2 Million Borrowers Could Save Big Time Now That Refinance Rates Have Dropped

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There's still savings to be reaped by refinancing. Should you get a new home loan?

At the start of the year, mortgage refinance rates were sitting near record lows. But in the course of 2021, rates have come up, so there's been less refinance activity over the past couple of weeks.

But recently, refinance rates have crept down, and that means many homeowners may be missing out on a major opportunity to lower their monthly mortgage payments. In fact, it's estimated that 2 million borrowers could save an average of almost $300 a month by refinancing their mortgages at today's rates, according to Black Knight.

If you're still carrying your original mortgage, or you haven't refinanced in several years, it could pay to swap your current home loan for a new one with better terms. Here's how to know if refinancing is right for you.

1. Will you lower your loan's interest rate by about 1% or more?

Generally speaking, it pays to refinance when you can drop the interest rate on your home loan by roughly 1% at a minimum. So it's worth taking a look at today's refinance rates to see what sort of savings you may be in line for. Keep in mind, though, that to qualify for a good rate on a refinance, you'll need a strong credit score (ideally, one in the mid-700s or higher) and a low debt-to-income ratio.

2. Is there a good reason to refinance if you can't lower your interest rate by 1% or more?

For many borrowers, the goal of refinancing is to save money on their monthly mortgage payments. But you may have a different reason to refinance. Say you owe a lot of money on your credit cards, but you also have a lot of equity in your home, which is the portion you own outright. With a cash-out refinance, you can borrow more than your existing loan balance and use the remainder for any purpose, including paying off debt.

Say you owe $150,000 on your home loan. And you have $40,000 in credit card debt with an average interest rate of 20%. Now, let's assume you're eligible for a $190,000 refinance at 3.5% interest. It would make more financial sense to pay off $40,000 in credit card debt at 3.5% instead of 20%. In this scenario, a cash-out refinance would give you $40,000 to use for that purpose, so even if you don't lower your loan's interest rate all that much, it could still be worth it.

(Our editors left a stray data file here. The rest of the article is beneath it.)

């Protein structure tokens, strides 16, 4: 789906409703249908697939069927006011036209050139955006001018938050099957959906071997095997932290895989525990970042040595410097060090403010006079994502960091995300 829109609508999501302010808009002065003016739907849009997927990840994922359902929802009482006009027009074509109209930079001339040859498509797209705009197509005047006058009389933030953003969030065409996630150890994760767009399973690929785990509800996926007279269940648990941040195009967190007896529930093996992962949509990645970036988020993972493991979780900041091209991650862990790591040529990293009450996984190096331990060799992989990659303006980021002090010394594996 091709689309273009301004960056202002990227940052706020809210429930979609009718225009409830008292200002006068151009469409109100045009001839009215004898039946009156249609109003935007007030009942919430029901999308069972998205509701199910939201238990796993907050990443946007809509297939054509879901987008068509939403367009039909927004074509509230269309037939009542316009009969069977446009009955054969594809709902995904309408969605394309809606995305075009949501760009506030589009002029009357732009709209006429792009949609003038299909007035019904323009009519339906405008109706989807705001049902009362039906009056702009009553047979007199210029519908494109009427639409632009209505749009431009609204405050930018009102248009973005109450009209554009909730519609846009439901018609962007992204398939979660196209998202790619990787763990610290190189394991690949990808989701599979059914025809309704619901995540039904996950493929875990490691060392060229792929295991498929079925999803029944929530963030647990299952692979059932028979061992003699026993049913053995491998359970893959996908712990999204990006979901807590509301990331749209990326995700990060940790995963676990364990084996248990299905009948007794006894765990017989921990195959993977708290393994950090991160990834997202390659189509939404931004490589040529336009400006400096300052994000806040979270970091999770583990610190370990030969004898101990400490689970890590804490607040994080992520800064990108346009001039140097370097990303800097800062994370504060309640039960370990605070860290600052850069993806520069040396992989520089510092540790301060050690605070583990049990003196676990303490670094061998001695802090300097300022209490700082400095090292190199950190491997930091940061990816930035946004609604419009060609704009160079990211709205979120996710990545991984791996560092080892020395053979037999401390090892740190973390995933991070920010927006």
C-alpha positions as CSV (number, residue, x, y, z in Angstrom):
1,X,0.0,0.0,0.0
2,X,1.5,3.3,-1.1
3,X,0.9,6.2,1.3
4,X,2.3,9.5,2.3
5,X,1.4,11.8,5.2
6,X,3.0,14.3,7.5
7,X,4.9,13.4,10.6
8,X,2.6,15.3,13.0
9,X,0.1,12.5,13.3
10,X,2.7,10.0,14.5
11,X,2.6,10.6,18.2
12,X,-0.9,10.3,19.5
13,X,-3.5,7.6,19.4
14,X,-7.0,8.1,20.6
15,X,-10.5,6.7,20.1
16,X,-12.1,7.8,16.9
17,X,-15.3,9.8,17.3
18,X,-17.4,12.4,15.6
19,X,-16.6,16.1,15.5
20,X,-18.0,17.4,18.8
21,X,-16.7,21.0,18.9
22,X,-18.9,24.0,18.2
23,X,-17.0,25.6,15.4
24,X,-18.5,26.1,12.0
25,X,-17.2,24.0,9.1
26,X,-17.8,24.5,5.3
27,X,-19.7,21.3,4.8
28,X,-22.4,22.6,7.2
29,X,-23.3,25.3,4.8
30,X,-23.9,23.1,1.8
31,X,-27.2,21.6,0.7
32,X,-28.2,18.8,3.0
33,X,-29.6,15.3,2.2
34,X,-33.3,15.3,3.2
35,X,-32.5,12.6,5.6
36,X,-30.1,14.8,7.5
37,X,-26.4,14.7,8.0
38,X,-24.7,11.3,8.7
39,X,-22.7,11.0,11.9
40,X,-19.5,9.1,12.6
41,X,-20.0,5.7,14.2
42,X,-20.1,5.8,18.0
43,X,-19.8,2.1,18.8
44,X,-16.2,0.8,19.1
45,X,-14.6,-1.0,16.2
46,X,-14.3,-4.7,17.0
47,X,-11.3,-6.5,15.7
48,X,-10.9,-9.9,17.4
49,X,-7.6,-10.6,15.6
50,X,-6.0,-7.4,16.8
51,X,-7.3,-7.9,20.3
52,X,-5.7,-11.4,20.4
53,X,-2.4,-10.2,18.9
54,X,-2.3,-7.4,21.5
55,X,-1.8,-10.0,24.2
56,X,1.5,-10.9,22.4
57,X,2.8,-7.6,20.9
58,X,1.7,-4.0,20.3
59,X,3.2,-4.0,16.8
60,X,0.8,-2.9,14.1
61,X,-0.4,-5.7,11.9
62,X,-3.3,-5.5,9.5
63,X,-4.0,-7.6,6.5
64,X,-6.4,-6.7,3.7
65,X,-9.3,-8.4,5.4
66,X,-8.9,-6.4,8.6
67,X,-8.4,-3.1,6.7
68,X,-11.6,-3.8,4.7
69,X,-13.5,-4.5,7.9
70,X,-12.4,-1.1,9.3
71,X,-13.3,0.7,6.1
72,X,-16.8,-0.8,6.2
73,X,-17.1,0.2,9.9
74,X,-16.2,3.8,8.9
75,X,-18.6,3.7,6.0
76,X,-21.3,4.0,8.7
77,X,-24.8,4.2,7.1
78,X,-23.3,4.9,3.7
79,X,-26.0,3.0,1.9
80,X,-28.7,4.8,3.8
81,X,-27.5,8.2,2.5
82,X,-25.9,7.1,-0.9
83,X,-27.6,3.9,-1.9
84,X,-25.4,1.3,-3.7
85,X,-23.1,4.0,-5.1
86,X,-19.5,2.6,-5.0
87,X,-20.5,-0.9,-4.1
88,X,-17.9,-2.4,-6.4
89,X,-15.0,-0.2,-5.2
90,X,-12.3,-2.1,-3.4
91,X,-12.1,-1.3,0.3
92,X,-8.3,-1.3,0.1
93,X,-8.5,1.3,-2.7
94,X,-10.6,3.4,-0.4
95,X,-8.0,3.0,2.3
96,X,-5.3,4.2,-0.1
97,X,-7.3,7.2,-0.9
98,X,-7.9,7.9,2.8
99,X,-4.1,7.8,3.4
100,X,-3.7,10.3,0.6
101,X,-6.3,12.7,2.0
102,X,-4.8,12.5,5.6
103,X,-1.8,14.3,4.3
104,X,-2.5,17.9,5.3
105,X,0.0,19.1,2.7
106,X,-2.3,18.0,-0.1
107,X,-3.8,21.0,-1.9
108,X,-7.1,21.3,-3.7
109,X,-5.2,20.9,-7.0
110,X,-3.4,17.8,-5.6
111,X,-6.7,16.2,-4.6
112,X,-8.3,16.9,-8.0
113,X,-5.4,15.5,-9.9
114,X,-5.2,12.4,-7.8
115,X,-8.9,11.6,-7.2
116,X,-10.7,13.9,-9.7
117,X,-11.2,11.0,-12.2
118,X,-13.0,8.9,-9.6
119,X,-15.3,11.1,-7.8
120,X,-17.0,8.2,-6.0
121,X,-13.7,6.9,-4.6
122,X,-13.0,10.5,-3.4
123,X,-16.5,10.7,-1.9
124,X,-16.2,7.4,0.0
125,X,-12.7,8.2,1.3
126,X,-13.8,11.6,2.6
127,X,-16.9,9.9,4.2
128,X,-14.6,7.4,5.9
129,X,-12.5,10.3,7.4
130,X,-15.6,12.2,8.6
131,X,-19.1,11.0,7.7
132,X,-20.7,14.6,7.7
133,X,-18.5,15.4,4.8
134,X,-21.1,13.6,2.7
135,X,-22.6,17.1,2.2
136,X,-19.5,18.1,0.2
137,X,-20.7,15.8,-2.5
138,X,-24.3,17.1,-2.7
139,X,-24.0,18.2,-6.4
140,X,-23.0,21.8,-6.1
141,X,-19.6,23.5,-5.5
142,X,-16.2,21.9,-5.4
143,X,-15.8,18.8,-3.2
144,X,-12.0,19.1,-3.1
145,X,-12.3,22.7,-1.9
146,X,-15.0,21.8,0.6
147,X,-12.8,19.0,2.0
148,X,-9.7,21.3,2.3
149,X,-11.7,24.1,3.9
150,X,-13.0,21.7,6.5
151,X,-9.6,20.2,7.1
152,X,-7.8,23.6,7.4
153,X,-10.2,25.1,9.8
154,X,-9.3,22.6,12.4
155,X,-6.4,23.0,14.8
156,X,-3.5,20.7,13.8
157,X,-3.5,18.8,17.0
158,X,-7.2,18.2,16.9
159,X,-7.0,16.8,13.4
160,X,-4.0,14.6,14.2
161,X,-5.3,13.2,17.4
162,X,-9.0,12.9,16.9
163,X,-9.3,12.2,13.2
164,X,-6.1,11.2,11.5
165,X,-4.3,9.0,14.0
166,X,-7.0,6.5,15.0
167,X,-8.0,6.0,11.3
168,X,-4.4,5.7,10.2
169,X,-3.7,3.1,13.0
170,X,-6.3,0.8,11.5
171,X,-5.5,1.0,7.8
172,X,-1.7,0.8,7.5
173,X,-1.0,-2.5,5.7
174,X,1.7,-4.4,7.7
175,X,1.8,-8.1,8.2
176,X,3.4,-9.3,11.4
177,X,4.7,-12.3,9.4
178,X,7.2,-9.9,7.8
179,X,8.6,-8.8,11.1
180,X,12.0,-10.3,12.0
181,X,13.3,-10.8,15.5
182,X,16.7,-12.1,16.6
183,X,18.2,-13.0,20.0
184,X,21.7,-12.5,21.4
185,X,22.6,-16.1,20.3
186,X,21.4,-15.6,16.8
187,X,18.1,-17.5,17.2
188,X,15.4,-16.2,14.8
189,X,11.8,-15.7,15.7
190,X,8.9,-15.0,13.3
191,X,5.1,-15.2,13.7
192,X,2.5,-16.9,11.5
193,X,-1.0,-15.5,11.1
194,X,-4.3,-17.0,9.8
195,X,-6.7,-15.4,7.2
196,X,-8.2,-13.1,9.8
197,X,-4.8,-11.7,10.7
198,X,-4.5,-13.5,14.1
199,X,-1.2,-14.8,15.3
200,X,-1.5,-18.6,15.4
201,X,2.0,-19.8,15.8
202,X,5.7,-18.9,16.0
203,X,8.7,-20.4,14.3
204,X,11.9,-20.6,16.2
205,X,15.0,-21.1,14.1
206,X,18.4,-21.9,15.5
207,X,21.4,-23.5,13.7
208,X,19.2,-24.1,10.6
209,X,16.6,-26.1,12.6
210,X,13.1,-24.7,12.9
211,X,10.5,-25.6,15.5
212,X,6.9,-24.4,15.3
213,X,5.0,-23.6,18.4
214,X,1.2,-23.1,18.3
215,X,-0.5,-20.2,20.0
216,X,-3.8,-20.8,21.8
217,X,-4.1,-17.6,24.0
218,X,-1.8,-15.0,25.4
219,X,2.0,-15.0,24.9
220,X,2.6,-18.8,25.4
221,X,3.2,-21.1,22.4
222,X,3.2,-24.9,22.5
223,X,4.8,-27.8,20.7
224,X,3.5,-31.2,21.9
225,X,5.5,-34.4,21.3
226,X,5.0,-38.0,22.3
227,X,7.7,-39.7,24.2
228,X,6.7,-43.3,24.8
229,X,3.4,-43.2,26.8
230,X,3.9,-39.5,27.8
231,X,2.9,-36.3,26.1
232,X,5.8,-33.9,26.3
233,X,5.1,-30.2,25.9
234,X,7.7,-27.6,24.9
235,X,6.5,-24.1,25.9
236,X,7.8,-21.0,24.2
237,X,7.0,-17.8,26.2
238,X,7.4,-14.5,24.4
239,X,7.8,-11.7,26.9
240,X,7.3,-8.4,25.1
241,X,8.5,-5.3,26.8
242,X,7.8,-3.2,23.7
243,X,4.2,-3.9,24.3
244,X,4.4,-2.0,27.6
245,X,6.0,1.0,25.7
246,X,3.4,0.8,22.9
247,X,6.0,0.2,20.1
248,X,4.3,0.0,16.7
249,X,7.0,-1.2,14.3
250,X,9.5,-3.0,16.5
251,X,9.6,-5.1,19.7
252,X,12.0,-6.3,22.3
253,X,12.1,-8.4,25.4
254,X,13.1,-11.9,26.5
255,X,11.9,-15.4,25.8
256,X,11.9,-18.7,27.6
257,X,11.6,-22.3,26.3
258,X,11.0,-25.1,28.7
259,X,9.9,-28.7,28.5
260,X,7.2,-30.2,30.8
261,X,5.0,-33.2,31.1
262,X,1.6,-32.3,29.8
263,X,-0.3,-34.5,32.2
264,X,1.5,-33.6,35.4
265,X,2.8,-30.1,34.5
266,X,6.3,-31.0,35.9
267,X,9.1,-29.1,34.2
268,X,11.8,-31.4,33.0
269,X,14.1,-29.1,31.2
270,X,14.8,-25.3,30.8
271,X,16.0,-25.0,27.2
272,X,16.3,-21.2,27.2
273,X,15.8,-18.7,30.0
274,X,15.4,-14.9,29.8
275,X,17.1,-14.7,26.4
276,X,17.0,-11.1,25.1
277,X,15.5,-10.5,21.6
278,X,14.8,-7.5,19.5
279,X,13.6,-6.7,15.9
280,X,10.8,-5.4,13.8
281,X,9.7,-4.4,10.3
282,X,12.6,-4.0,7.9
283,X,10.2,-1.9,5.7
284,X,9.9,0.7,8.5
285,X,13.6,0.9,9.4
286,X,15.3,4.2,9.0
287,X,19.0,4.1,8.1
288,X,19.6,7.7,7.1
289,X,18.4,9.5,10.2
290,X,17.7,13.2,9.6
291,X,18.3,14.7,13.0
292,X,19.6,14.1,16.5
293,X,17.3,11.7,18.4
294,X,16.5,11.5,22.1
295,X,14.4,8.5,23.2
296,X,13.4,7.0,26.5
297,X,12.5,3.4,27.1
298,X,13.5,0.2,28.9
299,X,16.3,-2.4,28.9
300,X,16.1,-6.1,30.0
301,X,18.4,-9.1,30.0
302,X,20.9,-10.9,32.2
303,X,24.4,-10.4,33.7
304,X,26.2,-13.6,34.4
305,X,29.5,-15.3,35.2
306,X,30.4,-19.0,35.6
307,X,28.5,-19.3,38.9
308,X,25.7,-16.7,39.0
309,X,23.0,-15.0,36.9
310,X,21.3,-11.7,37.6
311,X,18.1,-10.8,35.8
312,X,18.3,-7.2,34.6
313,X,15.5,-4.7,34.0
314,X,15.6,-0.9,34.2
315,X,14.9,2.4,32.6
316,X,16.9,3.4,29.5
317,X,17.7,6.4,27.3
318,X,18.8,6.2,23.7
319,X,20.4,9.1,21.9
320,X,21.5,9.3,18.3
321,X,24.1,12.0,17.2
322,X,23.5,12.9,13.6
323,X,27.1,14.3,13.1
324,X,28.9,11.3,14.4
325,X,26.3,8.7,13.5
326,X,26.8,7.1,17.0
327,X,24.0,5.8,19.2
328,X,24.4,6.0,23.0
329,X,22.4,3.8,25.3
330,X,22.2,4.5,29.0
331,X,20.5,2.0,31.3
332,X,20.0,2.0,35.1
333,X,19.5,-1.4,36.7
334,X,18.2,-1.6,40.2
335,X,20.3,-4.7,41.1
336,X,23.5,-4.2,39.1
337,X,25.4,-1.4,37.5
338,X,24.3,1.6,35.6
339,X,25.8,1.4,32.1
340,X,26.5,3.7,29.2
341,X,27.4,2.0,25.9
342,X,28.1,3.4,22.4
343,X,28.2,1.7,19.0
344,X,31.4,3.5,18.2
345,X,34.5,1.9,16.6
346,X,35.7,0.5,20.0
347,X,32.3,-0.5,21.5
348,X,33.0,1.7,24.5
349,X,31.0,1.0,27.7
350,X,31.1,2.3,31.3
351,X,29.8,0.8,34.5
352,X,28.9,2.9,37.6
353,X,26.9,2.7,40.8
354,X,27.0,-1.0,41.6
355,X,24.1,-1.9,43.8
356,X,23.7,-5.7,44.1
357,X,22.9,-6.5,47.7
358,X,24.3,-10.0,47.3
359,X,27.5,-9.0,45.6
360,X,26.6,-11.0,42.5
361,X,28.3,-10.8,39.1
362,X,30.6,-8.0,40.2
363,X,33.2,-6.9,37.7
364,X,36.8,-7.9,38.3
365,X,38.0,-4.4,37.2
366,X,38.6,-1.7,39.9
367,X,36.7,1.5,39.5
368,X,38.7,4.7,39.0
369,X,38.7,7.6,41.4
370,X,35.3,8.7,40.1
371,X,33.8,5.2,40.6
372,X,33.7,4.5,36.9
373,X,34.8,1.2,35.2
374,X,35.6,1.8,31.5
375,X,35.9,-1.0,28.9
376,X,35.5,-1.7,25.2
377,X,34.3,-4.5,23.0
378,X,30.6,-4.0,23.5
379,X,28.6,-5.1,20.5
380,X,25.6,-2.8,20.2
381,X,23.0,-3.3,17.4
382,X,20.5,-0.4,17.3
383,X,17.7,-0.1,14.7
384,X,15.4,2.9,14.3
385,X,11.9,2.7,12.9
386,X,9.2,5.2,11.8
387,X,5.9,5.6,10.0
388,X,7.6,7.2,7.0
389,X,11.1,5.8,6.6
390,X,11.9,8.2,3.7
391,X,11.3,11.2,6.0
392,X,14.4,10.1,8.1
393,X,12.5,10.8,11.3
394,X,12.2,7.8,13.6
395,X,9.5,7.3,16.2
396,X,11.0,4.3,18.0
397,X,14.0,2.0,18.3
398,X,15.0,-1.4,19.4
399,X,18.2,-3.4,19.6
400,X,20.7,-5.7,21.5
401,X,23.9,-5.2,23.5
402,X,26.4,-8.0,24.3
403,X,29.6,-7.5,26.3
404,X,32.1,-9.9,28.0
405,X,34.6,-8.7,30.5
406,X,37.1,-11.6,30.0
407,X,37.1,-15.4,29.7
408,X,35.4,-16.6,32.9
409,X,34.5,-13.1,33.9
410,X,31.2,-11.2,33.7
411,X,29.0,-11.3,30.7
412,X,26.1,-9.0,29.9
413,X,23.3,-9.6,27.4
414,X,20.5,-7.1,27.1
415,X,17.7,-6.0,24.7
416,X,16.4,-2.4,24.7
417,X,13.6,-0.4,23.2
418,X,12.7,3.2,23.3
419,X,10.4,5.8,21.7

3. Will you stay in your home long enough to recoup your closing costs?

When you refinance a mortgage, you pay a series of fees to finalize that loan known as closing costs. You'll need to make sure you plan to stay in your home long enough to make back those fees and enjoy monthly savings afterward.

Say it costs $6,000 to refinance and you save yourself $300 a month in the process. You won't actually break even until the 20-month mark, so in that case, you'd want to make sure you're not planning to move before then.

Even if refinance rates do creep up a bit in the next few weeks, a lot of homeowners could still save a fair amount of money by swapping their existing mortgages for new ones. If you've yet to refinance, it pays to consider it, because while rates are still quite competitive right now, we don't know how they'll trend in the coming weeks. And the more rates climb, the less you'll stand to gain by refinancing.

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